Waterfalls (TLC song) - Wikipedia
All 21 songs in We're The Millers, with scene descriptions. Listen to trailer Wild Child The Millers sings along to the radio while Kenny raps. To be the son of an immortal is a bit like being the son of a movie star who Madeline Miller's novel Circe draws on the Odyssey rather than the Iliad; . the sheer amount of divination it takes to meet a child's daily needs and. A Little Night Music is a musical with music and lyrics by Stephen Sondheim and book by Hugh . Quintet; "You Must Meet My Wife" – Desiree and Fredrik; " Liaisons" . However, other songs, including "In Praise of Women", "The Miller's Son" and At several points, Sondheim has multiple performers each sing a different.
I love his voice. It's like, 'Excuse me? Alessi and Gabrielle Bramford. TLC had to force Antonio L. Reid to get the budget for the music video,  which was filmed at Universal Studios Hollywood from June 8—9, A young man Shyheim goes against his mother's advice to stop selling drugs and is killed before a drug deal. In other scenes, a woman in a relationship is shown convincing her partner Alessi not to use a condom.
Afterwards, he looks in the mirror and sees that he has an early symptom of AIDS visible on his face, in the form of Kaposi's sarcoma. He then sees a small photo frame on the dresser, showing all the people she has had sex with previously. The video also intercuts scenes of liquified versions of TLC performing to the song while standing on top of an ocean and performing in front of a real waterfall.
At the end of the video, the young man involved with drug gangs appears in ghost form. He tries to hug his mother as she is walking down the streets, every time he tries to hug her she walks right through him.
Green fields were seen.
The heights of the hills were shown. The beauty of the heavens and the setting of the sun were all displayed most wonderfully. The sisters looked on in amazement. They longed to have it for themselves and wondered how they could best get it from Simpleton, for she took such great care of it, and would take nothing in exchange.
At last one day the wicked sisters said coaxingly to Simpleton, "Come with us, dear, into the forest and help us pick strawberries. When they arrived at the forest they set to work picking wild strawberries.
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After some time the two elder sisters suddenly came upon a spade lying on the grass. They seized it, and while Simpleton was not looking they gave her a heavy blow with the spade. She turned ghastly pale, and fell dead on the ground.
They took her up quickly, buried her under a birch tree, and went home late to their parents, saying, "Simpleton has run away from us. We looked for her everywhere but cannot find her. She must have been eaten up by some wild beasts while we were not looking. He took the plate and apple and locked them both up carefully in a glass case. The sisters also cried very much and pretended to be very sorry, though the real reason was that they found out that they were not likely to have the transparent apple and plate after all, but would have to do all the hard work themselves.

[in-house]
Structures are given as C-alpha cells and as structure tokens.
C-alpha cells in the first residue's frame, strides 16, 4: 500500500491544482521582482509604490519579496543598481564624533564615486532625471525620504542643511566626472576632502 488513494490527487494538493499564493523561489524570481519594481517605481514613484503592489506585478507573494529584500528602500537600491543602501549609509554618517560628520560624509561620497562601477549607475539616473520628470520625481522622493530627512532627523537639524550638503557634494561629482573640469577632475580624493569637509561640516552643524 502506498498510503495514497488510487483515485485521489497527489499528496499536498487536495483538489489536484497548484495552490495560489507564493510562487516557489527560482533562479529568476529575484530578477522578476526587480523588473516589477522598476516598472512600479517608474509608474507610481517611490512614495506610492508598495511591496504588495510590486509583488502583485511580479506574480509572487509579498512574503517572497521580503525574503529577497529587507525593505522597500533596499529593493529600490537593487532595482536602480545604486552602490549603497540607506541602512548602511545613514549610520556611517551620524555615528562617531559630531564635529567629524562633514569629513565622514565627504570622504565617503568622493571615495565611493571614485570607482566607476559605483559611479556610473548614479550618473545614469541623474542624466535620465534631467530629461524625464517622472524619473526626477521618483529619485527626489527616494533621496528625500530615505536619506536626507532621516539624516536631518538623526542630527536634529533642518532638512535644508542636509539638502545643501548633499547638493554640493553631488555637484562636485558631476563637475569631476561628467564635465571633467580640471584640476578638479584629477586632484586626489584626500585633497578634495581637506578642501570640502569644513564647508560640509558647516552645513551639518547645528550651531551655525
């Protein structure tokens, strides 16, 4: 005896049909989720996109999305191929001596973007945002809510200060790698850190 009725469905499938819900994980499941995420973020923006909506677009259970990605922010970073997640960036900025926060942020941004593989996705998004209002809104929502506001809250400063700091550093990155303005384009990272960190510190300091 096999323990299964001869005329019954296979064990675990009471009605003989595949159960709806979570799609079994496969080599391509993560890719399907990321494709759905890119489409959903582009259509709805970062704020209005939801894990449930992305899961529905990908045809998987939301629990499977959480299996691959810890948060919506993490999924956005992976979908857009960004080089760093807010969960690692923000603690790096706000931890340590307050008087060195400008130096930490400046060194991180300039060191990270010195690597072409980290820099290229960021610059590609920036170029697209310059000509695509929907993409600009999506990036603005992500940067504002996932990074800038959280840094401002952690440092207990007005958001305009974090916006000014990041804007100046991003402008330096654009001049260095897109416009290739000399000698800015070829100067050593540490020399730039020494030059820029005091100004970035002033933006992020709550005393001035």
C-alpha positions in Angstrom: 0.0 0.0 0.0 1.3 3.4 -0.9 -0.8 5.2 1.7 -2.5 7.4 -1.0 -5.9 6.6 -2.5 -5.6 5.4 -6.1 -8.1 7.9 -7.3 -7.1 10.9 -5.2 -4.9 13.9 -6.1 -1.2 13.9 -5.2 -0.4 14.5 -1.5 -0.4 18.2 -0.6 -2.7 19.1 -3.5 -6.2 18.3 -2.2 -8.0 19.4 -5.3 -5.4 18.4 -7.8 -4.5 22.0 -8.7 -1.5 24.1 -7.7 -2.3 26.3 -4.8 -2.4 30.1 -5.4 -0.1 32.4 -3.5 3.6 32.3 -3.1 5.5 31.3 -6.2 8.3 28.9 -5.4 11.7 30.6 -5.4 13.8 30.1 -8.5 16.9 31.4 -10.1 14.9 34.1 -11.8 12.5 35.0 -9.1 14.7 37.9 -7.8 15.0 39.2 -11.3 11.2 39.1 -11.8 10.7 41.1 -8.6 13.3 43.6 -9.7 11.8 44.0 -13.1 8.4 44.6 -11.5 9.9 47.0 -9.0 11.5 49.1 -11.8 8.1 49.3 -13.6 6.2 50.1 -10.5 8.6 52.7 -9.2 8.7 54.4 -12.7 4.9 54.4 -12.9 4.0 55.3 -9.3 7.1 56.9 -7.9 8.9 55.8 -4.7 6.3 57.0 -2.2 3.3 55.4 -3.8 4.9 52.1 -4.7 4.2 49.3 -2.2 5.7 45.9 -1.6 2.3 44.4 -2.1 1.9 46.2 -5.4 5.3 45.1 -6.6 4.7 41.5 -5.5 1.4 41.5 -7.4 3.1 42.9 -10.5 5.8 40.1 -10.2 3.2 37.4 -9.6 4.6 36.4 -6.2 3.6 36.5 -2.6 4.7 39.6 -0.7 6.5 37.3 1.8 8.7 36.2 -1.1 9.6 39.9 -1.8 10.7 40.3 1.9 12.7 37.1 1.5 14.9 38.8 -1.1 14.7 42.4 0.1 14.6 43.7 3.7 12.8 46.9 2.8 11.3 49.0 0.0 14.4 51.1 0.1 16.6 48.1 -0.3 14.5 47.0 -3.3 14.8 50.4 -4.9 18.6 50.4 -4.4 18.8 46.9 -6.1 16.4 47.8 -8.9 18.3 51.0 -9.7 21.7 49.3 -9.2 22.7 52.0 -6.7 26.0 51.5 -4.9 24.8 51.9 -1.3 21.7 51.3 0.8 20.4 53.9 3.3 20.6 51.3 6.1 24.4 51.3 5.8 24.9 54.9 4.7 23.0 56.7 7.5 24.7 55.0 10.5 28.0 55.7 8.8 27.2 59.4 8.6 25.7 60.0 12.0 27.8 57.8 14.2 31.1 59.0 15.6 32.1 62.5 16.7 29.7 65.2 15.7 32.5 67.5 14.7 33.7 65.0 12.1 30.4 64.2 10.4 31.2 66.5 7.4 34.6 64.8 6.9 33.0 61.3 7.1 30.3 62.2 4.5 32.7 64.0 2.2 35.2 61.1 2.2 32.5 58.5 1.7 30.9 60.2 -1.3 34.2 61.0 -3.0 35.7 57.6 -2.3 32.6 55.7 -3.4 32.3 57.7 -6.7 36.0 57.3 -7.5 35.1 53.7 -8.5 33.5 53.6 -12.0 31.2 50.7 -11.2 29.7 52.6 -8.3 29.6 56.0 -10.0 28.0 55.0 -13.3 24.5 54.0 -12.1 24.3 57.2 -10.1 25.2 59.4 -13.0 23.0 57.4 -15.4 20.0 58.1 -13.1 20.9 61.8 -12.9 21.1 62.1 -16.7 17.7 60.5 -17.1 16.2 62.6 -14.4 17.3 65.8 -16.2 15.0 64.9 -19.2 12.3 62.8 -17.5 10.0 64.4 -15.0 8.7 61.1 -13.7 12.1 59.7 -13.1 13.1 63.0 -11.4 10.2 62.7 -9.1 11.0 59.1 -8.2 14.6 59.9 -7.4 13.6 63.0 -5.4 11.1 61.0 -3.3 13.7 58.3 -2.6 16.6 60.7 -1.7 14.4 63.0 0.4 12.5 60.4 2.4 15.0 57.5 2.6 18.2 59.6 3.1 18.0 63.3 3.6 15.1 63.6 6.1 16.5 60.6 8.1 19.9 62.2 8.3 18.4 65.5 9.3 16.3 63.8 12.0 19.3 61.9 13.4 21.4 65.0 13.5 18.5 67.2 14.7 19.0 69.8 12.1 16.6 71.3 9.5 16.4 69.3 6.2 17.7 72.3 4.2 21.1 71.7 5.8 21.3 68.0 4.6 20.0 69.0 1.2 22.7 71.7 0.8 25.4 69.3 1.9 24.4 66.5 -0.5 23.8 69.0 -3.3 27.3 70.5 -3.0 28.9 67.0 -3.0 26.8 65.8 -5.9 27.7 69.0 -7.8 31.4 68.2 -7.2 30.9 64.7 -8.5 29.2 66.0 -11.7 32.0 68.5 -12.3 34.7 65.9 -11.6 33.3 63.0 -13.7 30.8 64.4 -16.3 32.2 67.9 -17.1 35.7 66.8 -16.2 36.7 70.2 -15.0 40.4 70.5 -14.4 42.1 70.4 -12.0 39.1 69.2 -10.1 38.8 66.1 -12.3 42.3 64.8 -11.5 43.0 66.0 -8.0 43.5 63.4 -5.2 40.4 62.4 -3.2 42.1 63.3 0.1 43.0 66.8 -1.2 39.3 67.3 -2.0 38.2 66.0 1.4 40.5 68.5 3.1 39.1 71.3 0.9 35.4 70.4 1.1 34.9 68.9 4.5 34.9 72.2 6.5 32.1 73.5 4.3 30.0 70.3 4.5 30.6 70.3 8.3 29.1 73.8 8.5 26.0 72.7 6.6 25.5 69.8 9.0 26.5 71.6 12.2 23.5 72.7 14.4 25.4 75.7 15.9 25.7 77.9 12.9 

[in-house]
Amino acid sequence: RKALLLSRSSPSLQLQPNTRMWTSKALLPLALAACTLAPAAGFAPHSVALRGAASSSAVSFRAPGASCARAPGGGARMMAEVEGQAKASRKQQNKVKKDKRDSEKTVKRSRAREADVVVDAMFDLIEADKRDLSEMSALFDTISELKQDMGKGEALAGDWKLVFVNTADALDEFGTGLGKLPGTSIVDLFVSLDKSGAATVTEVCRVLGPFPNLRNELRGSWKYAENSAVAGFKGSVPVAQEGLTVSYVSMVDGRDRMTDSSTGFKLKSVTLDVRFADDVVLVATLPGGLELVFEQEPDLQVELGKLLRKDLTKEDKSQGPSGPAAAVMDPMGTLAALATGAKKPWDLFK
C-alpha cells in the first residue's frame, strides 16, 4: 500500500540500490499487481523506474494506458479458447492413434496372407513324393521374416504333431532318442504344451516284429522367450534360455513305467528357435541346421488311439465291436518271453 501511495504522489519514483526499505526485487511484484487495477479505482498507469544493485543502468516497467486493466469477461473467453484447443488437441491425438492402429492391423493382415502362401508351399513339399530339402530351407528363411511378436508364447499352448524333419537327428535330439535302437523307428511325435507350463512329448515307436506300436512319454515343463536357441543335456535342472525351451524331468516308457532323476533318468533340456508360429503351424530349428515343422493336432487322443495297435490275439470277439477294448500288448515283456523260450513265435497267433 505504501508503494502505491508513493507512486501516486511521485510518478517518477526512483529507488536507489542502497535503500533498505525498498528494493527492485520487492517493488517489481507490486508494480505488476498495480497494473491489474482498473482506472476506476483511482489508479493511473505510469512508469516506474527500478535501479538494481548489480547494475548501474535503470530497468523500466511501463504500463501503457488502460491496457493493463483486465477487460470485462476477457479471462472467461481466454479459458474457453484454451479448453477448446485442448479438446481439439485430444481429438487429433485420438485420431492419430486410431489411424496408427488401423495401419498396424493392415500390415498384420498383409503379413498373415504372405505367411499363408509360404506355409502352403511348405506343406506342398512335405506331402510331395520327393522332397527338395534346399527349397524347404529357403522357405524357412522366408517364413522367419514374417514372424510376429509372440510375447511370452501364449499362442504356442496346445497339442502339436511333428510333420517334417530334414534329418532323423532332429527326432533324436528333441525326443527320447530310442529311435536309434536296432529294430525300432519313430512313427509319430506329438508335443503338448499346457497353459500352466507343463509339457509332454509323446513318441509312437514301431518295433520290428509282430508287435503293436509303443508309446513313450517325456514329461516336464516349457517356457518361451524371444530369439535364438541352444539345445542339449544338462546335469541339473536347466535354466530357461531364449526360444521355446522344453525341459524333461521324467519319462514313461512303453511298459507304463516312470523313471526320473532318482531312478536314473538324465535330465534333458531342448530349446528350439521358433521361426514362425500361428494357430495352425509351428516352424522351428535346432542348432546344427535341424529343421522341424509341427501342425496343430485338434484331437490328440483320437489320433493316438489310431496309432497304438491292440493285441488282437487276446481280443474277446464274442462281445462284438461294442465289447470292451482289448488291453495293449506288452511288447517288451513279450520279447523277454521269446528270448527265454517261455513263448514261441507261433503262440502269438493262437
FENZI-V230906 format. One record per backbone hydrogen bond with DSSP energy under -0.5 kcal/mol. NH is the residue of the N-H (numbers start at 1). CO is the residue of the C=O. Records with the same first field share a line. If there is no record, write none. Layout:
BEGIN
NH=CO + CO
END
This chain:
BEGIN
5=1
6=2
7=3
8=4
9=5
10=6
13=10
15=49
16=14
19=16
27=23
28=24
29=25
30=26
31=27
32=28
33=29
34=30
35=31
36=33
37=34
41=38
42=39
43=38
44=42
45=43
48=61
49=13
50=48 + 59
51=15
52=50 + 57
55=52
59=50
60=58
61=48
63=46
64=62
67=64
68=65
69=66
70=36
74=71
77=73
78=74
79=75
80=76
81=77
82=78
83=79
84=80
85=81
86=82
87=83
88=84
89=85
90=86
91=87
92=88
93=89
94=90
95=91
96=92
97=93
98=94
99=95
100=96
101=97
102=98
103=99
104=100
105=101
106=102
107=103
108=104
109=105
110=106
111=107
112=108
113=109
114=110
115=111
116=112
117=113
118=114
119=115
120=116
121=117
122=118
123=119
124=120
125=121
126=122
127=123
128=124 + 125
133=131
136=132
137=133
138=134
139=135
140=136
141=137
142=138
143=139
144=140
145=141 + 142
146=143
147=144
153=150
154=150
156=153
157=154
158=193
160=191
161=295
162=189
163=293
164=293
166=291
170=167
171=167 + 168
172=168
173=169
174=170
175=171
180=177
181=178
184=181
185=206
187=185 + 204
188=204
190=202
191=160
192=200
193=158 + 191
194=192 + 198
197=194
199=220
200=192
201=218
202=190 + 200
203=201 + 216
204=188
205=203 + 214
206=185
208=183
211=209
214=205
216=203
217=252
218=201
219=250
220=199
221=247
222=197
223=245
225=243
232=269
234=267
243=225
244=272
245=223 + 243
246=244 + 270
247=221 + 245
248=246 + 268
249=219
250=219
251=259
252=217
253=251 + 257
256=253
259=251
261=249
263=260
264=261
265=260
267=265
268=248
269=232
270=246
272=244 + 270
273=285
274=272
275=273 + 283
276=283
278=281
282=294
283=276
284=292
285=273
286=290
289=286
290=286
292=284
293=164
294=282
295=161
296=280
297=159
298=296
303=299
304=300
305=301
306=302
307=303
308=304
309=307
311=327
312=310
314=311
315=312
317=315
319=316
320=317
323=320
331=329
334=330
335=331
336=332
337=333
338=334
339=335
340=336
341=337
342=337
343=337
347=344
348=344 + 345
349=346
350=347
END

One day a shepherd, who was minding a flock of sheep, happened to lose one, and went into the forest to look for it, when suddenly he came upon a hillock under a birch tree, round which grew a number of red and blue flowers, and among them a reed.
The young shepherd cut off the reed and made himself a pipe. But what was his astonishment when the moment he put the pipe to his mouth, it began to play by itself, saying, "Play, play, little pipe. Comfort my dear parents, and my sisters, who so cruelly misused me, killed me, and buried me for the sake of my silver plate and transparent apple. The shepherd again put the pipe to his mouth, and again the pipe began to play of itself. All I know is that I lost one of my sheep and went in search of it, when I suddenly came upon a hillock under a birch tree with flowers round it, and among them was a reed, which I cut off and made into a pipe, and the moment I put the thing into my mouth it began to play of itself, and pronounce the words which you have just heard.
And immediately it began to repeat the words, "Play, play, little pipe. Comfort my dear parents, and my sisters, who misused, killed, and buried me for the sake of the silver plate and transparent apple.
When they got to it they began to dig open the hillock, where they found the dead body of the unfortunate girl. The father fell on his knees before it and tried to bring her back to life, but all in vain. The people again began asking who it was that killed and buried her, whereupon the pipe replied, "My sisters took me into the forest and slew me for the silver plate and transparent apple. If you want to wake me from this sound slumber, you must bring me the water of life from the royal fountain.
The peasant went to the palace and was brought before the king's son, and falling upon his knees before the prince, he related the whole story.
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Whereupon the king's son told him to take as much of the water of life from the royal fountain as he pleased. He thanked the young prince and ran to the forest with the water of life.